The experiences of these three black men who comprised the Genesis Group presidency, established on October 19th, 1971 as a support to Latter-day Saints of African lineage, should provide instruction for those seeking women’s priesthood ordination.

1) Bridgeforth, Gray and Orr met directly with those who had the power to change things. They scrupulously avoided protests or public confrontations.
2) The black men and the church leaders educated themselves on the history of the issue, not relying on the institutional memory but returning to actual records, which indicated that several black men had been ordained to the priesthood during Joseph Smith’s time, one reportedly by Joseph Smith himself.
3) The leaders had personal relationships with Genesis group members. In fact, President Kimball and his wife attended a Genesis group picnic. They were returning to their car when President Kimball said, “Wait. I forgot to kiss the children.” He returned to kiss them. Later, he personally delivered Christmas baskets to each member of the Genesis presidency. Thus, he was contemplating the issue in his heart as he reached out to these members of color, and in his mind as he considered the research on the issue. (See D&C section 9.)
4) All relationships were founded in love, not in coercion.

The parallels with the women’s issue are present, but not as deep as one might think. Blacks were deemed cursed because such was simply the thought of the 19th century, and was part of the justification for slavery. In the LDS faith, Eve, the representative of all women, is heroic, a huge leap from how she is perceived in other faiths. In Moses 5, we find these verses:

10 And in that day Adam blessed God and was filled, and began to prophesy concerning all the families of the earth, saying: Blessed be the name of God, for because of my transgression my eyes are opened, and in this life I shall have joy, and again in the flesh I shall see God.
11 And Eve, his wife, heard all these things and was glad, saying: Were it not for our transgression we never should have had seed, and never should have known good and evil, and the joy of our redemption, and the eternal life which God giveth unto all the obedient.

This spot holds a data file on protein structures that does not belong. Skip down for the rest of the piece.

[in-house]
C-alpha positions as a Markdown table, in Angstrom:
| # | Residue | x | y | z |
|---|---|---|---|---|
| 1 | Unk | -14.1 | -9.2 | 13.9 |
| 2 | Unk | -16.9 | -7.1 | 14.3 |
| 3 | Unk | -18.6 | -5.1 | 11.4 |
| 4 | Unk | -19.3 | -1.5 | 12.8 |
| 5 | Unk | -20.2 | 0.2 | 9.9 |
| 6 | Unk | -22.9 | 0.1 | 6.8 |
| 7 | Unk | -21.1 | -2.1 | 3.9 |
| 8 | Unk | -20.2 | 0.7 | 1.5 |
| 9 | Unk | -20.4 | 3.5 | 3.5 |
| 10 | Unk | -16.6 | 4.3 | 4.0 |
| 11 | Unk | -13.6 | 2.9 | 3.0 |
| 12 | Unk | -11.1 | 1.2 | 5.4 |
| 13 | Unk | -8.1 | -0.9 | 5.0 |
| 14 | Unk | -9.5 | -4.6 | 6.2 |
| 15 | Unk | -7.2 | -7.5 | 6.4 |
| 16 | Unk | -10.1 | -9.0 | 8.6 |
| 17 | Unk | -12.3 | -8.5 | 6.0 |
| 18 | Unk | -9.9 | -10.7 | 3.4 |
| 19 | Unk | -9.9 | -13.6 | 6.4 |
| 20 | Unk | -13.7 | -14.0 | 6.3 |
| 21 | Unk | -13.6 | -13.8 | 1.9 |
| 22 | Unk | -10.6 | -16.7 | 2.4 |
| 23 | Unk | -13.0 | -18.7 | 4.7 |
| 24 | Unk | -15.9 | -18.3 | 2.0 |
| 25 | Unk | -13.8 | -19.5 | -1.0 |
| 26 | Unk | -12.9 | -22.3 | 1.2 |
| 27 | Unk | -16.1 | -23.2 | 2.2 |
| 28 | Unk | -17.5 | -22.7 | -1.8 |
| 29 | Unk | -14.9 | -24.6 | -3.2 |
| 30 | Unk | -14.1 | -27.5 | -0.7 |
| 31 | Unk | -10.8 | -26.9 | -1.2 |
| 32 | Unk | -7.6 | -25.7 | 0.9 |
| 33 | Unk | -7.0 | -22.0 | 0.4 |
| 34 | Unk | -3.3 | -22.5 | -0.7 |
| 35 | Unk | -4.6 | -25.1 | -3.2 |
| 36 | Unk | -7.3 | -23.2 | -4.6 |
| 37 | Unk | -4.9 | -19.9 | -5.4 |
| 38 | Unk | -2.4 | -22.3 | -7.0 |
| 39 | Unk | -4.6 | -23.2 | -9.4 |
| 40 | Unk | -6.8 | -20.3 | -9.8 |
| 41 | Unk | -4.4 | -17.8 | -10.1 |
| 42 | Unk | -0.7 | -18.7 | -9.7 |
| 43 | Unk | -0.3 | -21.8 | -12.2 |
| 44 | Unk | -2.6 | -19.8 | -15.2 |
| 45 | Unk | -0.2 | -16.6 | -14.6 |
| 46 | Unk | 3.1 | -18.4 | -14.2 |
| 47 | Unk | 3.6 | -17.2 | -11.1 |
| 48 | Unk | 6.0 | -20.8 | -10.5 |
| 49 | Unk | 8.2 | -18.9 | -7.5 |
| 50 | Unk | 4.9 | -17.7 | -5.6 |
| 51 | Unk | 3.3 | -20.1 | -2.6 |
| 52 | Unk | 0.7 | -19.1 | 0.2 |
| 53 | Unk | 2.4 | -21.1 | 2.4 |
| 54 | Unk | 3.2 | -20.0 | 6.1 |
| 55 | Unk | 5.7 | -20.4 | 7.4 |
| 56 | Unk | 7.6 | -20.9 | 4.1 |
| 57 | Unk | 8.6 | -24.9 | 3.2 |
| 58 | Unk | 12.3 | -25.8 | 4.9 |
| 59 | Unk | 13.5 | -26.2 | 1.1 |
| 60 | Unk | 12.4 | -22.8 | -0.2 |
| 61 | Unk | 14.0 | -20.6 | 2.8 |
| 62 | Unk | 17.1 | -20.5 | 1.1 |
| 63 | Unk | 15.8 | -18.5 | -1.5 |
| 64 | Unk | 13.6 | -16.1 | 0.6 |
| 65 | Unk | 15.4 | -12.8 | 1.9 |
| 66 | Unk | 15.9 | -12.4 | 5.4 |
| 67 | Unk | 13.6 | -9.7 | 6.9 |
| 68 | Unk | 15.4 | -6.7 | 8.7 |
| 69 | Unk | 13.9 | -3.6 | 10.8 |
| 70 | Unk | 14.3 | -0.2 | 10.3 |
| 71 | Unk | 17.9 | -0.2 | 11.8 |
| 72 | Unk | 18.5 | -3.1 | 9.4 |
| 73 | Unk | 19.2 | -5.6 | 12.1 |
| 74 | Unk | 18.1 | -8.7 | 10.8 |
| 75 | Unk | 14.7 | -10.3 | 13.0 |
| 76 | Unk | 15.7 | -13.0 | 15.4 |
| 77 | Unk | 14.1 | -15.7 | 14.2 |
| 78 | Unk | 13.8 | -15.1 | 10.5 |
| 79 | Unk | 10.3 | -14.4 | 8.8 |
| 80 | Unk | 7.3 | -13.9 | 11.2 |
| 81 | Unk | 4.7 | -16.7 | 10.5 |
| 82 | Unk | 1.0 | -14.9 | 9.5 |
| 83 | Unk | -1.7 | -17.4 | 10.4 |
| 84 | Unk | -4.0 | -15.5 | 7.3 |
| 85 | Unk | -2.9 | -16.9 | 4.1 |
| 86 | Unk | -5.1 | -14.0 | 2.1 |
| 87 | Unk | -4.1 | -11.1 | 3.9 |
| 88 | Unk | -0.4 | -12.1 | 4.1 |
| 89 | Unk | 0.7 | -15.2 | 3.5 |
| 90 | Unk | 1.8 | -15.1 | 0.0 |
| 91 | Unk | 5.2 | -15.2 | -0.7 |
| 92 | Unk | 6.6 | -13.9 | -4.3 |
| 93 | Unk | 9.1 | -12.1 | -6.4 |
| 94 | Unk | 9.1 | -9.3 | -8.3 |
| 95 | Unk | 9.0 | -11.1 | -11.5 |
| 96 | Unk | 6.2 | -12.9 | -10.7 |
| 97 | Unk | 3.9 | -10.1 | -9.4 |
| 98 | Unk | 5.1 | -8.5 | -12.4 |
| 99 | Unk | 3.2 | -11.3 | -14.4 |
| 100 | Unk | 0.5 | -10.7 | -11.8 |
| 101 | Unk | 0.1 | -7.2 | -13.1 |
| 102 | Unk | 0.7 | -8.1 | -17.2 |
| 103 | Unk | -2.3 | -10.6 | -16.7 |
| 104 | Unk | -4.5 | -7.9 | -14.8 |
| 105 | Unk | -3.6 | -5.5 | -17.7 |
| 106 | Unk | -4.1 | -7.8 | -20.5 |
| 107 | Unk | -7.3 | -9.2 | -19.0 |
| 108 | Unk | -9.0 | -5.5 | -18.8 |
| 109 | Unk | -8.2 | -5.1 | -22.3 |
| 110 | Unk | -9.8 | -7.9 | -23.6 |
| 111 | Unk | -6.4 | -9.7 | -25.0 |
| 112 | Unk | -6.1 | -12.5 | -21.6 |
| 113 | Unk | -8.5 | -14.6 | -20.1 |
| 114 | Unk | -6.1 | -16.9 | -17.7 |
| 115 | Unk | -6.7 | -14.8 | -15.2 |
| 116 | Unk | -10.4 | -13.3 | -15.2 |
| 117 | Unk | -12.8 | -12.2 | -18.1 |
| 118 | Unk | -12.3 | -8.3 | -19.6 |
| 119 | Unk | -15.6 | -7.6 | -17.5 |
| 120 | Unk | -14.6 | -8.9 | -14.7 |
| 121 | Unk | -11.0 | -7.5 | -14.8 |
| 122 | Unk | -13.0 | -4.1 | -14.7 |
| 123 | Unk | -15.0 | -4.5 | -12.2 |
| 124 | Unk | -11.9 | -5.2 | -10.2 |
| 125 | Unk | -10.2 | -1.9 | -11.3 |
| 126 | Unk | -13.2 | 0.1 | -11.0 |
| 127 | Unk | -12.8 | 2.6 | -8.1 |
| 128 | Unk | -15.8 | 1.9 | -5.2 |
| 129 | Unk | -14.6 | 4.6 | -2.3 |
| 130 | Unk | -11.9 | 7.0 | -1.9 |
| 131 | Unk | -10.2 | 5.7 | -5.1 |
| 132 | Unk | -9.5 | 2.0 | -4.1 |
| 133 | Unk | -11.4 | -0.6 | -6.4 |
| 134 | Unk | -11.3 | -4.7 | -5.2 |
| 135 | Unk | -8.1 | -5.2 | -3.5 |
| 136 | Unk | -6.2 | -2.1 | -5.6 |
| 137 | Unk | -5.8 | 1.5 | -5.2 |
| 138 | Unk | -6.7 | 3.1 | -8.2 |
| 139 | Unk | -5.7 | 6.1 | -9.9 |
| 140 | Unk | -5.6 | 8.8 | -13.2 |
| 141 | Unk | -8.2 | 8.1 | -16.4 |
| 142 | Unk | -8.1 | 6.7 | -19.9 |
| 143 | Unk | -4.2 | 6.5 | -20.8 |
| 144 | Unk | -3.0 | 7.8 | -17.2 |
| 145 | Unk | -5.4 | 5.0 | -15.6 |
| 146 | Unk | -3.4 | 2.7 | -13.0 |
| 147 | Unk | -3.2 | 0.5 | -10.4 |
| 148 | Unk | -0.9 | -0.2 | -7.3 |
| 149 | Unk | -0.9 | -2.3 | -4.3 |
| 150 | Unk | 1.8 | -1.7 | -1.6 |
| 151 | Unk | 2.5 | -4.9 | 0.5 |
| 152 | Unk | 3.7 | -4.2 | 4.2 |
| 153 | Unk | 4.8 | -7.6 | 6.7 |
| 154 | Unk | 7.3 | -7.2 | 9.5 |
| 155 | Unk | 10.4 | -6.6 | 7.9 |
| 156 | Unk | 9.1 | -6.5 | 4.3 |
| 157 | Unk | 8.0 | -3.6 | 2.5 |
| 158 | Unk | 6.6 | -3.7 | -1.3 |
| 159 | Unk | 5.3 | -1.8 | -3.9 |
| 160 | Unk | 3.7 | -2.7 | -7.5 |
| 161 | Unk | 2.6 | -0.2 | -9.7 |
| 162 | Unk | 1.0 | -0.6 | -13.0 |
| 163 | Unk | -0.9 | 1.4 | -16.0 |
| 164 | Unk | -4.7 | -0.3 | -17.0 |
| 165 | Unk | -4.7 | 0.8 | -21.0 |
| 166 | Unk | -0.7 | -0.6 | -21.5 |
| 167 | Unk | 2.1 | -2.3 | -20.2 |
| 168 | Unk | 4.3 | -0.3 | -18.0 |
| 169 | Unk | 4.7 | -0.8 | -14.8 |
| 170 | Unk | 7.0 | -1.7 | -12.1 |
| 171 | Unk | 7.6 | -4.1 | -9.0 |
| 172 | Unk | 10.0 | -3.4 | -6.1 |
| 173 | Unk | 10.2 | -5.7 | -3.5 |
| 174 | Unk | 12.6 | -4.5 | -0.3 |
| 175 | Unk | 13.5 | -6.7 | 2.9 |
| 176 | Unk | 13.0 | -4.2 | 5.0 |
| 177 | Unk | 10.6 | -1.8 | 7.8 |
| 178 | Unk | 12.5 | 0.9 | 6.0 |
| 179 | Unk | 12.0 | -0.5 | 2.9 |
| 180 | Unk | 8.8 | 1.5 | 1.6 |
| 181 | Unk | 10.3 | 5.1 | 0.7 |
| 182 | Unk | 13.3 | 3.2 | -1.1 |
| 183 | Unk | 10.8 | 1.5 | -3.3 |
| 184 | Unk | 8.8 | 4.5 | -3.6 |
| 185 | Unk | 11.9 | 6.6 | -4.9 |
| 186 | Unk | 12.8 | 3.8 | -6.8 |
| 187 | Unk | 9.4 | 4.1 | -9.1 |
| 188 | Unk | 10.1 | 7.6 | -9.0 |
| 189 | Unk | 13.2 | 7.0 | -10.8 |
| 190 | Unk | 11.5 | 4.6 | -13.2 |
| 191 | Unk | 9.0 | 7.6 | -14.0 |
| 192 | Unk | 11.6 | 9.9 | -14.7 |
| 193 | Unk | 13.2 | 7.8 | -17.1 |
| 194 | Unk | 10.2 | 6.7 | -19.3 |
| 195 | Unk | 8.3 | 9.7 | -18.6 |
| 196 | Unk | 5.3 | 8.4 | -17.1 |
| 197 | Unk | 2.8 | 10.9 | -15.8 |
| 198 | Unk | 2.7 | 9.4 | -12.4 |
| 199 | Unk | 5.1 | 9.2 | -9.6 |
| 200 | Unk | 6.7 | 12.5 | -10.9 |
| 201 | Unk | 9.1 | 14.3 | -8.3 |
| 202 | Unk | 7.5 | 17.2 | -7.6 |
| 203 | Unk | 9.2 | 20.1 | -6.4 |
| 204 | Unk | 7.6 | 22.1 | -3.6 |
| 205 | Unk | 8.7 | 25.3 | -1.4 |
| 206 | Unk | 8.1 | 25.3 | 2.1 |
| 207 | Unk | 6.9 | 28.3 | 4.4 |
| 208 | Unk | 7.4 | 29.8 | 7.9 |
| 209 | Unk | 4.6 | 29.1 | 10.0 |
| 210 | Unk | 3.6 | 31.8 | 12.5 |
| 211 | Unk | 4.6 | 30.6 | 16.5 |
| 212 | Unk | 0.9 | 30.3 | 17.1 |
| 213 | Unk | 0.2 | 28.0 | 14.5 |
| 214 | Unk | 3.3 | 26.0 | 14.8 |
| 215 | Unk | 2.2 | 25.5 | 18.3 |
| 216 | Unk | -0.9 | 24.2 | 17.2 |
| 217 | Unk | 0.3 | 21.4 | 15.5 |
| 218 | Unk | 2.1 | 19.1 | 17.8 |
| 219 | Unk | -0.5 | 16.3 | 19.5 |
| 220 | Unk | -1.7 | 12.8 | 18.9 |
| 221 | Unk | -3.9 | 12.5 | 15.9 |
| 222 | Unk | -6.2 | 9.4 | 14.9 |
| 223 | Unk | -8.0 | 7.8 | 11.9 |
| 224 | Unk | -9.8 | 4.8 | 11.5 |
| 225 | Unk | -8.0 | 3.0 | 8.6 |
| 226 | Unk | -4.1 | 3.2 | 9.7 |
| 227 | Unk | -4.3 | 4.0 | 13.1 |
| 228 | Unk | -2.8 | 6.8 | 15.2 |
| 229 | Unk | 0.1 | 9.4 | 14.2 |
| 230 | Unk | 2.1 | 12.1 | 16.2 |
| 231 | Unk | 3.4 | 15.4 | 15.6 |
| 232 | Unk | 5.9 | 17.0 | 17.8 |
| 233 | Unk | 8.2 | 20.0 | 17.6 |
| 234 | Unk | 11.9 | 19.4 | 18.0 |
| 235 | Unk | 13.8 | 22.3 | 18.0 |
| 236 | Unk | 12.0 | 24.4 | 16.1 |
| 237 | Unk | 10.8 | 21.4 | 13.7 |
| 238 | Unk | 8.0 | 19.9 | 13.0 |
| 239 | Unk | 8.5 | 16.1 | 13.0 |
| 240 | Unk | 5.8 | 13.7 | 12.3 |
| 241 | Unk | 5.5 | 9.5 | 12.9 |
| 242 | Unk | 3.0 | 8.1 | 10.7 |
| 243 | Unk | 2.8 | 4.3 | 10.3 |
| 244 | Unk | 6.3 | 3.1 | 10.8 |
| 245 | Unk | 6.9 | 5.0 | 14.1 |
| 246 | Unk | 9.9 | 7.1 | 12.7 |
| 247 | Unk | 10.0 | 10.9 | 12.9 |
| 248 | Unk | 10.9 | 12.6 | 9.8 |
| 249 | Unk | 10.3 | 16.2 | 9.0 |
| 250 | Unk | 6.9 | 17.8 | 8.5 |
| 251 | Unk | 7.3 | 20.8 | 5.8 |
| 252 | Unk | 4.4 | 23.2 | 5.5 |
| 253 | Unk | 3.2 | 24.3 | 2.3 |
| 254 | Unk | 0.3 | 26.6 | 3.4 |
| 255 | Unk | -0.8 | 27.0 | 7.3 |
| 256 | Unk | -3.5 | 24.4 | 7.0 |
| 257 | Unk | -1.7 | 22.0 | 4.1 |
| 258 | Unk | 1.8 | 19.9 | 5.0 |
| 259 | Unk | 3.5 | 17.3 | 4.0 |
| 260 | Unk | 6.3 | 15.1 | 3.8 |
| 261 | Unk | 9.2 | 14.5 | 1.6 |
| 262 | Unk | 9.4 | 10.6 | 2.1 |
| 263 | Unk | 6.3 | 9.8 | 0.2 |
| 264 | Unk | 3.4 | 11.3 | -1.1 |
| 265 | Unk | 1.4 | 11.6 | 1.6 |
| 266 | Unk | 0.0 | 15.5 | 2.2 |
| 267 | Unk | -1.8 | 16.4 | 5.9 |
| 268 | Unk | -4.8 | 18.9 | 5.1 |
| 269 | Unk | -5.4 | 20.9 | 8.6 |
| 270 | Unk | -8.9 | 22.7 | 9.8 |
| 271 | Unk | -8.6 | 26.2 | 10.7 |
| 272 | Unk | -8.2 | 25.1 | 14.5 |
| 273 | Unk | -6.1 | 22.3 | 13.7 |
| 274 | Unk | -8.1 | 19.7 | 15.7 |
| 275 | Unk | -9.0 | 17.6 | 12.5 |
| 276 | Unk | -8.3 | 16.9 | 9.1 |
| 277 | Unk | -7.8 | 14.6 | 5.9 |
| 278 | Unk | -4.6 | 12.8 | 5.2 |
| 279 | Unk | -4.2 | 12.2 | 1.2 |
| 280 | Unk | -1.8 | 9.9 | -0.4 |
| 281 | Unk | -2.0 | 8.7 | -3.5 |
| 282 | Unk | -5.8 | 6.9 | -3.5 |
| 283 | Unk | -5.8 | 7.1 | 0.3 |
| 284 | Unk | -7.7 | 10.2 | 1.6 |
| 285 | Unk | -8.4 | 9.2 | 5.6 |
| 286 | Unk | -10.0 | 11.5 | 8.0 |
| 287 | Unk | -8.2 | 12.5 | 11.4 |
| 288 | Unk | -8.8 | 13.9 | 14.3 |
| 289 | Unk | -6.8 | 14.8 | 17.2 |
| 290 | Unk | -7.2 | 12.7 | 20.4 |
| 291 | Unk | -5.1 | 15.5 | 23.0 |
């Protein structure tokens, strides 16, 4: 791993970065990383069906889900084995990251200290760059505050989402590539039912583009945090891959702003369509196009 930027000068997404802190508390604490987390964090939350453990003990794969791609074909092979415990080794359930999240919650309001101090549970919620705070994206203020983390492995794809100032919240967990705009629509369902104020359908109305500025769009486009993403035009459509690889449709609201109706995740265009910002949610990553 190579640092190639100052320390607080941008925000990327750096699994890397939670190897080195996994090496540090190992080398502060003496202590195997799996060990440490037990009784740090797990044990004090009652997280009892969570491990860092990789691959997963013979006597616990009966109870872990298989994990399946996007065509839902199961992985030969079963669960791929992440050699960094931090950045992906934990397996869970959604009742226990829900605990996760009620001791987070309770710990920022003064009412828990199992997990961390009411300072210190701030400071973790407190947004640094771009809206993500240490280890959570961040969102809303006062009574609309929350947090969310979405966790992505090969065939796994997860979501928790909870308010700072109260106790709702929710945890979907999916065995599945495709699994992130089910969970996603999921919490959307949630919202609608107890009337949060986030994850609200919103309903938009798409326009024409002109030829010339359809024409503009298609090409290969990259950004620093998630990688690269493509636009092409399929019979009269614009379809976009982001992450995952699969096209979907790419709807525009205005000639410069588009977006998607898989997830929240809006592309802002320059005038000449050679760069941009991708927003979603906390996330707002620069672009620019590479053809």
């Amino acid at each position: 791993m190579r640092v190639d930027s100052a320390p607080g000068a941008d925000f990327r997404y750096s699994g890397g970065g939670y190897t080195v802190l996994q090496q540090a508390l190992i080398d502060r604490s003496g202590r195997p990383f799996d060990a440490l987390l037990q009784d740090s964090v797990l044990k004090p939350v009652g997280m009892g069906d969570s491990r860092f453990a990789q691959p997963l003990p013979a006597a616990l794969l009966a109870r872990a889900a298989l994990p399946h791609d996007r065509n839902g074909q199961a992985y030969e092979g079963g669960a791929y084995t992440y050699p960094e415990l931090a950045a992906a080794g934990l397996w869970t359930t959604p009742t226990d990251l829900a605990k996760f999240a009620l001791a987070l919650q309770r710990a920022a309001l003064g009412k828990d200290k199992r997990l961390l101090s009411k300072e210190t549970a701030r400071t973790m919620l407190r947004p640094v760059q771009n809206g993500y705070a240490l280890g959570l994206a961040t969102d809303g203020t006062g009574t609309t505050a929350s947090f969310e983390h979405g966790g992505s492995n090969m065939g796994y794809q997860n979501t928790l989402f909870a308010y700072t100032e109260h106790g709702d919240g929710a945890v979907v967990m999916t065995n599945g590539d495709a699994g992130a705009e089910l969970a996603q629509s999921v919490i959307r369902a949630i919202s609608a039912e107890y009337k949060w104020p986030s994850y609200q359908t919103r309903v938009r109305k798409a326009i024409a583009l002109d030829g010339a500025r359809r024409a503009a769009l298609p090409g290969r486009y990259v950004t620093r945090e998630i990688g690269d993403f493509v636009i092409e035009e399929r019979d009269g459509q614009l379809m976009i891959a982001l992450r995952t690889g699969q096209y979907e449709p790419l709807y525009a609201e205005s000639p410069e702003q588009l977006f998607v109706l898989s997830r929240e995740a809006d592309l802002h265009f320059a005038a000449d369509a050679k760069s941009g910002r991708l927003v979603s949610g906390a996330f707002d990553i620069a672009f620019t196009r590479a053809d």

12 And Adam and Eve blessed the name of God, and they made all things known unto their sons and their daughters.

However, it is true that women in 2013 do not have some of the privileges they once had. Rather than detail the change in policies regarding women, I refer the reader to this abstract, which includes a downloadable paper by Jonathan Stapley and Kristine Wright on women’s ritual healing ordinances in the early Mormon church.

I personally recognize my own priesthood as I officiate in the temple and as I participate as a patron. I recall a sealer telling the couple at the altar after their marriage: “We have just given [the bride] the priesthood. She holds it with her husband.”

I won’t be surprised to see more priesthood privileges extended to women in the near future, but this will not happen through press conferences.

Finally, let me warn any who give this easy answer to the question of female ordination: “Women don’t need the priesthood. They are better than men. Also, that’s why there will be polygamy.”

Be careful. Don’t be tempted by the pedestal. Strangely, the pedestal is not far-removed from the slave block. It gives a message of inequality. Refer back to Moses 5 and note that Adam and Eve labor together. This paradigm, then, becomes the challenge to all male leaders. How are women being included in ward/stake leadership? Why do many Mormon women feel dismissed or ignored? The question demands long contemplation before any quick answer is uttered.

For all who seek change of any kind in the church, I urge patience and faith. Cling to the things you value and don’t forget them as you seek positive change. We are not the Church of the Infallible Prophet, nor the Church of Your Particular Issue, but the Church of Jesus Christ of Latter-day Saints. We are a community, still learning lessons in loving one another and providing support for each other in our various journeys.

As for me, I’m here for the duration, unashamed.

Three Doors (A Choose-Your-Own-Adventure Post)
Invisible Women and The Winter's Tale
Book Signings--how to do them successfully
How Do We Overcome Prejudice?
About Margaret Blair Young

Margaret Blair Young teaches literature and creative writing at Brigham Young University. For the past fifteen years, she has specialized in the history of blacks in the west, particularly black Mormons. She has written six novels and two short story collections, but has lately become interested in filmmaking. Her current endeavor is a film to be shot in Zambia called Heart of Africa (www.heartofafricafilm.com)


CLOSE | X

HIDE | X